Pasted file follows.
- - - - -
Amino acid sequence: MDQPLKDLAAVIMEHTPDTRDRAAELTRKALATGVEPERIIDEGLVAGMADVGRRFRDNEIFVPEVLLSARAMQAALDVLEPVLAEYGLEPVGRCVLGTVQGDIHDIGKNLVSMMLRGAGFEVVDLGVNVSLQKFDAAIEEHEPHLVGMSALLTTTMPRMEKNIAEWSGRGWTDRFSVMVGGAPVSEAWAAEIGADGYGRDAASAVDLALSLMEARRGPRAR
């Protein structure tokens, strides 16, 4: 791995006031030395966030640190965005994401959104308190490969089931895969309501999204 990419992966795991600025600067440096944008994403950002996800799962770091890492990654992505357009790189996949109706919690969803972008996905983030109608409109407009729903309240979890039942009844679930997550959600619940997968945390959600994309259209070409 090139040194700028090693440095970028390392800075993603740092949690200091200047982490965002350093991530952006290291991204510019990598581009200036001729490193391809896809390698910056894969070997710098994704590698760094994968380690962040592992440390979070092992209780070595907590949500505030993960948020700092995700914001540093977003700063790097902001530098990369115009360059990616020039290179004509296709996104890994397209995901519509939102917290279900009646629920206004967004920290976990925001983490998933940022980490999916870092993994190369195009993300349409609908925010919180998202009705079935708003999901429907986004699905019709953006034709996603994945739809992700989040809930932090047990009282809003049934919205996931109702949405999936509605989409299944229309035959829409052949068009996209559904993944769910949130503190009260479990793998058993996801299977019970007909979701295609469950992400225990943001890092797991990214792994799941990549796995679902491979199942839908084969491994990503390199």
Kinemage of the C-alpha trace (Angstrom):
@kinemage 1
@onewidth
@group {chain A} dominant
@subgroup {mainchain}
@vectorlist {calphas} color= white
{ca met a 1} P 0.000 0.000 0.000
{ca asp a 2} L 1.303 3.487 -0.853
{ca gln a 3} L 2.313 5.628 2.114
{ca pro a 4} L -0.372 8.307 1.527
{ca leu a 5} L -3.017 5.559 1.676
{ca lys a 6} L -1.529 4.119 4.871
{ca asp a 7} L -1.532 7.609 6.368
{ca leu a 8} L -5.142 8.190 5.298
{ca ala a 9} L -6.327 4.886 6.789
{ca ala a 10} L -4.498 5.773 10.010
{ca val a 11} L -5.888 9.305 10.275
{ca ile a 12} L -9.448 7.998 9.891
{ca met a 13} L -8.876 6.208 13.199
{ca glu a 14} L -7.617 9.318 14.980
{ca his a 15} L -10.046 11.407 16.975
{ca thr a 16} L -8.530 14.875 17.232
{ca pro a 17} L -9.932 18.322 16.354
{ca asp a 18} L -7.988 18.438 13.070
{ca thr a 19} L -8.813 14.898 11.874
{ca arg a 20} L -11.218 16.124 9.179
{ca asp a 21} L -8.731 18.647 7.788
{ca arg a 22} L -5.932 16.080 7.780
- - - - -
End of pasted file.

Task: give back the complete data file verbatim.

Amino acid sequence: MDQPLKDLAAVIMEHTPDTRDRAAELTRKALATGVEPERIIDEGLVAGMADVGRRFRDNEIFVPEVLLSARAMQAALDVLEPVLAEYGLEPVGRCVLGTVQGDIHDIGKNLVSMMLRGAGFEVVDLGVNVSLQKFDAAIEEHEPHLVGMSALLTTTMPRMEKNIAEWSGRGWTDRFSVMVGGAPVSEAWAAEIGADGYGRDAASAVDLALSLMEARRGPRAR
């Protein structure tokens, strides 16, 4: 791995006031030395966030640190965005994401959104308190490969089931895969309501999204 990419992966795991600025600067440096944008994403950002996800799962770091890492990654992505357009790189996949109706919690969803972008996905983030109608409109407009729903309240979890039942009844679930997550959600619940997968945390959600994309259209070409 090139040194700028090693440095970028390392800075993603740092949690200091200047982490965002350093991530952006290291991204510019990598581009200036001729490193391809896809390698910056894969070997710098994704590698760094994968380690962040592992440390979070092992209780070595907590949500505030993960948020700092995700914001540093977003700063790097902001530098990369115009360059990616020039290179004509296709996104890994397209995901519509939102917290279900009646629920206004967004920290976990925001983490998933940022980490999916870092993994190369195009993300349409609908925010919180998202009705079935708003999901429907986004699905019709953006034709996603994945739809992700989040809930932090047990009282809003049934919205996931109702949405999936509605989409299944229309035959829409052949068009996209559904993944769910949130503190009260479990793998058993996801299977019970007909979701295609469950992400225990943001890092797991990214792994799941990549796995679902491979199942839908084969491994990503390199």
Kinemage of the C-alpha trace (Angstrom):
@kinemage 1
@onewidth
@group {chain A} dominant
@subgroup {mainchain}
@vectorlist {calphas} color= white
{ca met a 1} P 0.000 0.000 0.000
{ca asp a 2} L 1.303 3.487 -0.853
{ca gln a 3} L 2.313 5.628 2.114
{ca pro a 4} L -0.372 8.307 1.527
{ca leu a 5} L -3.017 5.559 1.676
{ca lys a 6} L -1.529 4.119 4.871
{ca asp a 7} L -1.532 7.609 6.368
{ca leu a 8} L -5.142 8.190 5.298
{ca ala a 9} L -6.327 4.886 6.789
{ca ala a 10} L -4.498 5.773 10.010
{ca val a 11} L -5.888 9.305 10.275
{ca ile a 12} L -9.448 7.998 9.891
{ca met a 13} L -8.876 6.208 13.199
{ca glu a 14} L -7.617 9.318 14.980
{ca his a 15} L -10.046 11.407 16.975
{ca thr a 16} L -8.530 14.875 17.232
{ca pro a 17} L -9.932 18.322 16.354
{ca asp a 18} L -7.988 18.438 13.070
{ca thr a 19} L -8.813 14.898 11.874
{ca arg a 20} L -11.218 16.124 9.179
{ca asp a 21} L -8.731 18.647 7.788
{ca arg a 22} L -5.932 16.080 7.780